The Republicans’ bid to overturn the election is a full-scale emergency – and yet the Democratic strategy seems to be to pretend it isn’t happening
By David Sirota
The recent HBO film 537 Votes, about the Florida 2000 election mess, offers one overarching message: Democrats’ refusal to sound a clear alarm about the slow-motion heist in process ultimately let the election be stolen.
In that debacle, Democrats seemed to think things would break their way with well-honed arguments inside the cloistered confines of the legal system – they never understood how public-facing politics can play a role in what ended up being a pivotal political brawl outside the courtroom.
Now, 20 years later, the lesson of that debacle isn’t being heeded. Donald Trump and his cronies are quite clearly waging a public-facing campaign designed to create the conditions to pull off a coup in the electoral college process.
This is a full-scale emergency – and yet the Democratic strategy seems to be to try to pretend it isn’t happening, in hopes that norms win out, even though nothing at all is normal.
In the week since the election, Donald Trump and his Republican allies have waged a public campaign to call the election results into question – not just in the courtroom, but in the public’s mind. Their lawsuits and Attorney General William Barr’s recent memo are designed as much to to generate headlines as they are to win rulings and initiate prosecutions. Their tweets asserting fraud, and their high-profile promises of financial reward for evidence of fraud, are all designed to do the same thing.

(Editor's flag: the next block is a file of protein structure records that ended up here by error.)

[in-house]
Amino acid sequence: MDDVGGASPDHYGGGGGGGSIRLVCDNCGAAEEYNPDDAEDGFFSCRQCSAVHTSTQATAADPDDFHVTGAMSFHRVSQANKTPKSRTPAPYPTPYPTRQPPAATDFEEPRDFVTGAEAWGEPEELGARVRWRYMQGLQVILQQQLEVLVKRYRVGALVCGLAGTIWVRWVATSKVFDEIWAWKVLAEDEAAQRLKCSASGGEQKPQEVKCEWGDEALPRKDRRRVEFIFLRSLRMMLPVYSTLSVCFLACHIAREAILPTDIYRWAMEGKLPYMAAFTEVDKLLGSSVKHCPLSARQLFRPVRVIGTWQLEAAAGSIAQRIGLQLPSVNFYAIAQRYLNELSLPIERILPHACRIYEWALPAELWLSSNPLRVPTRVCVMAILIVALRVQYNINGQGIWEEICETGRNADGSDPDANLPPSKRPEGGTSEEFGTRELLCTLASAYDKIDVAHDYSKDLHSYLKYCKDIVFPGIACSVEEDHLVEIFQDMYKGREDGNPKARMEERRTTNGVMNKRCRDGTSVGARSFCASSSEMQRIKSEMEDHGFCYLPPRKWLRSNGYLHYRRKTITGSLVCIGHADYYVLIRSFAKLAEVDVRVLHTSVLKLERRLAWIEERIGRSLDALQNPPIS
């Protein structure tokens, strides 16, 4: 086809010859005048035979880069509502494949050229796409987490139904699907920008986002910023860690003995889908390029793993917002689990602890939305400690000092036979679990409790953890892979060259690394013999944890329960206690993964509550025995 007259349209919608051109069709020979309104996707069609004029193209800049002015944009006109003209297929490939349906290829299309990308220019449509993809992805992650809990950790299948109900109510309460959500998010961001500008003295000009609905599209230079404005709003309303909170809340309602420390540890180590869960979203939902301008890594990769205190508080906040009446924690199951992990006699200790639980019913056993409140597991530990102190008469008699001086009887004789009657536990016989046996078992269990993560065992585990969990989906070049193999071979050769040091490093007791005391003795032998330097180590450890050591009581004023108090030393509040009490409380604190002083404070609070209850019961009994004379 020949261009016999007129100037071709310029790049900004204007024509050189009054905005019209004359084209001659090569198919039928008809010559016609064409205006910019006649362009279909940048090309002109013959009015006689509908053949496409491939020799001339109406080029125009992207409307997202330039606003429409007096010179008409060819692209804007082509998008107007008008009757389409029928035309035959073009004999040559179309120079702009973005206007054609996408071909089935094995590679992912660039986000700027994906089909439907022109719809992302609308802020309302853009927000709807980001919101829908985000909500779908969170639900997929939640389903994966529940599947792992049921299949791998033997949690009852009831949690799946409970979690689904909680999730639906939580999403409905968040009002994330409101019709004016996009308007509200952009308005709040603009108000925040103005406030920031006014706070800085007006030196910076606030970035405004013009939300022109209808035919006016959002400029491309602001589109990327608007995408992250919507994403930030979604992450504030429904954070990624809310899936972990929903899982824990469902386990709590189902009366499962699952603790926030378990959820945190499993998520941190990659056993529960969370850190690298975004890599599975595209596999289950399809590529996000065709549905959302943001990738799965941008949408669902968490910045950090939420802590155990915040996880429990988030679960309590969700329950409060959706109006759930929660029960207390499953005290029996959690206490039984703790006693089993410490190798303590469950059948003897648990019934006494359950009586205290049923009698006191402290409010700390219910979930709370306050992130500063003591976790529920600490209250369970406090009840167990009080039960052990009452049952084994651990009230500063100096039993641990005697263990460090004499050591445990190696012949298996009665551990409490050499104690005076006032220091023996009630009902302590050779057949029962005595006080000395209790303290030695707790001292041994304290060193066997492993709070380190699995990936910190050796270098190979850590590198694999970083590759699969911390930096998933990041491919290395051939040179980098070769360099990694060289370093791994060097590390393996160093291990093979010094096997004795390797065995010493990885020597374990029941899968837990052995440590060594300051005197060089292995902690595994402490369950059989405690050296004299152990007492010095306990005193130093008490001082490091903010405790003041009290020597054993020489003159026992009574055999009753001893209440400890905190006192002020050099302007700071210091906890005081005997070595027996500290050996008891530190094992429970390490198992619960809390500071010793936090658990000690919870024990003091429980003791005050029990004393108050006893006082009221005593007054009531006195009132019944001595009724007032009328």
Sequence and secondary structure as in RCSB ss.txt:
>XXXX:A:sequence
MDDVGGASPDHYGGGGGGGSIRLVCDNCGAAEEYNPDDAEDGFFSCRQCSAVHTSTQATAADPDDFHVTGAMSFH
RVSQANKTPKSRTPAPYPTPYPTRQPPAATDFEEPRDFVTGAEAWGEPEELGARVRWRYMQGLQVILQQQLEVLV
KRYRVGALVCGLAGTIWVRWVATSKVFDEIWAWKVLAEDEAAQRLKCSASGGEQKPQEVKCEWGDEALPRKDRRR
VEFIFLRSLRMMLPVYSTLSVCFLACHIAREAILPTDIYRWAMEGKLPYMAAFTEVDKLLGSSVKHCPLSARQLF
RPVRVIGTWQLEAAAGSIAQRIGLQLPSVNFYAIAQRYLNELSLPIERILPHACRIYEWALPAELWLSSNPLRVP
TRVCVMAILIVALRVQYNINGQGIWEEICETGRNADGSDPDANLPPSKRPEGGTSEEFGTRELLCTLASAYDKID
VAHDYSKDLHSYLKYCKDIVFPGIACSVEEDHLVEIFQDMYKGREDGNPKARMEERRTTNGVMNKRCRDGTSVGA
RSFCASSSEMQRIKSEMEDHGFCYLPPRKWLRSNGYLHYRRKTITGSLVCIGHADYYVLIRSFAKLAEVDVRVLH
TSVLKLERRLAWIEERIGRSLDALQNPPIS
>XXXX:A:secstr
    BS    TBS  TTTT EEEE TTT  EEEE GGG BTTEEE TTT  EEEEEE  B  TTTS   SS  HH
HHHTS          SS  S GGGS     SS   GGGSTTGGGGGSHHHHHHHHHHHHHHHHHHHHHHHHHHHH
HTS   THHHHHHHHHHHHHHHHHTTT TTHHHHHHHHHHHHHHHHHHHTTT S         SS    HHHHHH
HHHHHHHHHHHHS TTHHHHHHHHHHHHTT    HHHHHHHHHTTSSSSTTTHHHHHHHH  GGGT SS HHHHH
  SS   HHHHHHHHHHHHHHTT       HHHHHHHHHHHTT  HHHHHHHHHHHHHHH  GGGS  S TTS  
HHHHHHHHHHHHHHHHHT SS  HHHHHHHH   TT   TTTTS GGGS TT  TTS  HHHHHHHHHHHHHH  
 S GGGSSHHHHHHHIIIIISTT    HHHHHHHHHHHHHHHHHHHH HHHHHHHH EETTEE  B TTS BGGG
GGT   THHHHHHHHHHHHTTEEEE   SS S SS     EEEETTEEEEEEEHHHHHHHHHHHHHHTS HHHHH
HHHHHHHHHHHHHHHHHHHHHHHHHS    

Most ominously of all, Republican lawmakers in Pennsylvania, Georgia, Wisconsin, Michigan and Arizona are already insinuating the results may be fraudulent, even though they haven’t produced any evidence of widespread fraud.
Why is public perception so important? Because as the Ohio State University law professor Edward Foley shows in a frighteningly prescient 2019 article, legislatures could use the public perception of fraud to try to invoke their constitutional power to ignore their states’ popular votes, reject certified election results and appoint slates of Trump electors.